A lot of scholars in administration have long discussed about decision making. Among them, there is a long-time scholar of public policy issues, Charles Lindblom, who offers an important conceptual understanding of governmental decision making in his essay The Science of “Muddling Through”. This essay focuses on Lindblom’s idea of decision making. We are going to have brief descriptions of “branch” and “root” methods suggested by Lindblom. Then, we are going to discuss the major differences between two models and give an example of each method from Hong Kong or other places. At last, we are going to talk about the advantages and shortcomings of each of these methods.
2) Brief Description of “branch” method (Evolution)
Another name: successive limited comparisons
The branch method is described as the real way of achieving decisions in the government. This approach to decision making is incremental, for small steps are always taken to achieve objectives. It is non-comprehensive without a consideration of the full range of policy choices. It also involves successive comparisons. The policies under this method are made and remade endlessly by small chains of comparisons between narrow choices.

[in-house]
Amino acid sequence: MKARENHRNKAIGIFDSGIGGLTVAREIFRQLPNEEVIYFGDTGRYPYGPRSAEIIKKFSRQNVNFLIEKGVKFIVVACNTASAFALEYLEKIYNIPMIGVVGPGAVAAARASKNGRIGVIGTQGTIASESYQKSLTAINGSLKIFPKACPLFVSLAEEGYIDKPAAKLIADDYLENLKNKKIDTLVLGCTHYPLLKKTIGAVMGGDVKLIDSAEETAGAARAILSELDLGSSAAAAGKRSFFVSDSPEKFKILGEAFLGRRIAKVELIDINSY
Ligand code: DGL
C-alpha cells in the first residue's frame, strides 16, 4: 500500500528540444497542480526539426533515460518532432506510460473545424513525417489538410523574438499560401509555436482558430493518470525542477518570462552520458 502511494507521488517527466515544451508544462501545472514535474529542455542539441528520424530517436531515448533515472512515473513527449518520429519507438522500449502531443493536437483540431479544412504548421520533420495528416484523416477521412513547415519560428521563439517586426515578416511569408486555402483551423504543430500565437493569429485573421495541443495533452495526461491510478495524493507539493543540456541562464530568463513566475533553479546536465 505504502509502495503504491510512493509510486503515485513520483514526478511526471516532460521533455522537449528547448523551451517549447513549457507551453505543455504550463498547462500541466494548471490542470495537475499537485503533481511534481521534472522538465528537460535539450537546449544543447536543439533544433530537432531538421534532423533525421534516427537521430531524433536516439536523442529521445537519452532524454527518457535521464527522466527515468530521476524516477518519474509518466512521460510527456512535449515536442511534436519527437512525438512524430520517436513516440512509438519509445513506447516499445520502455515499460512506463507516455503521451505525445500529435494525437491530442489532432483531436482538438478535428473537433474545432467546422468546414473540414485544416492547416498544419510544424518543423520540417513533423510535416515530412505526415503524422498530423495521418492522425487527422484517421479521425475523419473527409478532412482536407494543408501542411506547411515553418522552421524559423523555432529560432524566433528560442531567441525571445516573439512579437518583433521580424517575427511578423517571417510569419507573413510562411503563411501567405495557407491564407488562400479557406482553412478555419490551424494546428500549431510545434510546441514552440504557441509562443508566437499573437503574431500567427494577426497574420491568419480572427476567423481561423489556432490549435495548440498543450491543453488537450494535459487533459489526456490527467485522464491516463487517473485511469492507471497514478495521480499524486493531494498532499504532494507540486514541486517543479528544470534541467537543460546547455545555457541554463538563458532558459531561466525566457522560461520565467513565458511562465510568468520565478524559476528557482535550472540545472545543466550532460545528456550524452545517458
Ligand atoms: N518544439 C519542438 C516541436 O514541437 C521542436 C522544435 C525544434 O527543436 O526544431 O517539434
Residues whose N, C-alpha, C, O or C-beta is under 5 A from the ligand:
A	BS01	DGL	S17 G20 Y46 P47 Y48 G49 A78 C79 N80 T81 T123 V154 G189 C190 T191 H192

1) In this method, an administrator sets up an objective which can be quickly compromised among different groups of the society. It may soon be mixed with other goals according to previous experiences.
2) The administrator does not consider all the advantages which can accompany the objective and only concentrates on those that the administrator consider immediately relevant.
3) The administrator does not list out all the possible alternatives which can attain the objective. He or she only outlines a narrow range of possibilities, which are a few incremental steps that experience tells him or her are feasible.
4) In selecting the best alternative, the administrator does not rationally select the one that maximizes the advantages listed. He or...